"Let's see. You can expect anything from the communists." Told that
Armasu had informed Keston that the government would contest the
ruling, Metropolitan Petru described Armasu - who worked in the old
Soviet-era Council for Religious Affairs - as a "former communist and
former KGB officer", whose office had "closed churches and sent priests
to Siberia".

Metropolitan Petru told Keston his Church - which he says has some 150
congregations, 70 places of worship and 89 priests - had a further five or
six cases of harassment of priests and congregations that they intended to
send to the ECHR. "The authorities persecute us, call in the police, close
our churches and occupy our parishes with the police and mafia." He
cited the latest case as the detention in mid-November for two days of a
priest from Pelenesti, Father Vyacheslav Moraru. "He was held just for
being a member of our Church. He faces administrative charges and has
already had two hearings, though no final verdict has been reached."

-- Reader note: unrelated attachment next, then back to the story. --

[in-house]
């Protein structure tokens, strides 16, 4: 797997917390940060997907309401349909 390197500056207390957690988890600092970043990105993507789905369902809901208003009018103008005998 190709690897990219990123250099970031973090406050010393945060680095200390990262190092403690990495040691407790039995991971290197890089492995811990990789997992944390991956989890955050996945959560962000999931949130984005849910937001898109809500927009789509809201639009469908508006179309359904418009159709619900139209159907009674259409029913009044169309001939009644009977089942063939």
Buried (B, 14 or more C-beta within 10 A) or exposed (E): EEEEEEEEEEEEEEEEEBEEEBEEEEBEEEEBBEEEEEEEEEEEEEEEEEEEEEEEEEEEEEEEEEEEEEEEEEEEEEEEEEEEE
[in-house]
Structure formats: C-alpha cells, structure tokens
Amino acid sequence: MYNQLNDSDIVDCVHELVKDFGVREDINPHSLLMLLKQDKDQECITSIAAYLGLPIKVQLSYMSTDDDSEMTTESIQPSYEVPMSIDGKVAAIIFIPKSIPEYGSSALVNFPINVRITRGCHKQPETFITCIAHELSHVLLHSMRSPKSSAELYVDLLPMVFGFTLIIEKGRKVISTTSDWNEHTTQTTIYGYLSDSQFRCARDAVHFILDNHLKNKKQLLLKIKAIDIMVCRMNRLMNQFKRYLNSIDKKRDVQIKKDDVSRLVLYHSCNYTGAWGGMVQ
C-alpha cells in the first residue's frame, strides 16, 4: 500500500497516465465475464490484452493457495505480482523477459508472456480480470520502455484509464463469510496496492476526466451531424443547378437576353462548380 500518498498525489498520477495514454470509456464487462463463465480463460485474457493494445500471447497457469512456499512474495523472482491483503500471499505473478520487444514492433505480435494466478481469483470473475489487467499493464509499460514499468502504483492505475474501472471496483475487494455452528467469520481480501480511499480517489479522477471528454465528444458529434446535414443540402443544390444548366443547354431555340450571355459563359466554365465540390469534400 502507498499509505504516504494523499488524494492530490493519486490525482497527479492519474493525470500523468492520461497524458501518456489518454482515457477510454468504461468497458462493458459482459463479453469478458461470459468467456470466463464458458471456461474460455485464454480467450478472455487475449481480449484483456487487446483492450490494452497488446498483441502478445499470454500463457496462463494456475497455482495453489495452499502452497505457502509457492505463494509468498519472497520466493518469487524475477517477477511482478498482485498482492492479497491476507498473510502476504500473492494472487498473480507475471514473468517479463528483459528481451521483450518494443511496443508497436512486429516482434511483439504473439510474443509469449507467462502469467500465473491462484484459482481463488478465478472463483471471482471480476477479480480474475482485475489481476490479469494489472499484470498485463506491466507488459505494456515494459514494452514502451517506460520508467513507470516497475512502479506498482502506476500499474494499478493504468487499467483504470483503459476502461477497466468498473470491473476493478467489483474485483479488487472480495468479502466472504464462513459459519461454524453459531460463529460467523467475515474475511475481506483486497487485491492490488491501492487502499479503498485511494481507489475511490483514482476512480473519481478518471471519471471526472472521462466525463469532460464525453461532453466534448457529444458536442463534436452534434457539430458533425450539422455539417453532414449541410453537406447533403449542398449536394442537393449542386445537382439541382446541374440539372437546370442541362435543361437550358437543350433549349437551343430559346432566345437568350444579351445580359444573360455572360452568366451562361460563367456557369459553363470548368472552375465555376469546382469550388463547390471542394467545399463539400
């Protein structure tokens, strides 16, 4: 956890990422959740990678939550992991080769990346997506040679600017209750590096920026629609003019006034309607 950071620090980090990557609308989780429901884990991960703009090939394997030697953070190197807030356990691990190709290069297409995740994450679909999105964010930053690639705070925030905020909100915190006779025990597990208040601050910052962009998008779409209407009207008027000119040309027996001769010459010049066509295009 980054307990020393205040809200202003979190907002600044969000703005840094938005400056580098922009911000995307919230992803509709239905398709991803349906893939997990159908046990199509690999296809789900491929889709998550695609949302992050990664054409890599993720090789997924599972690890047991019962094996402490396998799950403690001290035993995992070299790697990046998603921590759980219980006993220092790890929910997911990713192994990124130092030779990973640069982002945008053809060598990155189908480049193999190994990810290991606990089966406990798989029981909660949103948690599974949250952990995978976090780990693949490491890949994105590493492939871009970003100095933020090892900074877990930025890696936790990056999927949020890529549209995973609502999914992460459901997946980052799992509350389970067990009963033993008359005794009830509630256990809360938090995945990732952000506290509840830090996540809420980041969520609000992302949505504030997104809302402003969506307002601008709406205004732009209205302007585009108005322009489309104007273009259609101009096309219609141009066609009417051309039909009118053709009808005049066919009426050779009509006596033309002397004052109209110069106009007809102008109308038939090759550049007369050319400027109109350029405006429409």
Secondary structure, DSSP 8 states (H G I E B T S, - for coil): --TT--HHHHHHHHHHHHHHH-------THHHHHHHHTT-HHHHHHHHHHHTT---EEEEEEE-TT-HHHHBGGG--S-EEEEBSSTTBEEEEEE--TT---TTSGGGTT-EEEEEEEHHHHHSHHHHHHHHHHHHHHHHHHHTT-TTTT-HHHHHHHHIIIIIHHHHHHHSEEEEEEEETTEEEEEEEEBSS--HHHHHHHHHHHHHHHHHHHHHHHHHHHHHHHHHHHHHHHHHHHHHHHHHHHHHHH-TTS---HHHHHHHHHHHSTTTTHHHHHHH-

John Warwick Montgomery believes the Strasbourg ruling will have
wider implications for religious liberty across the Council of Europe
countries. "The larger significance of this case is that from now on it is
going to be far more difficult, if not impossible, for states-parties to the
European Convention to use registration of religious organisations as a
smokescreen for discriminating against groups they do not like. There is
nothing wrong with requirements that churches register with the
government: but there is a gigantic human rights problem when
governments (like Moldova) employ registration as a device to cast
worthy religious groups into outer legal darkness." (END)

Copyright (c) 2001 Keston Institute. All rights reserved.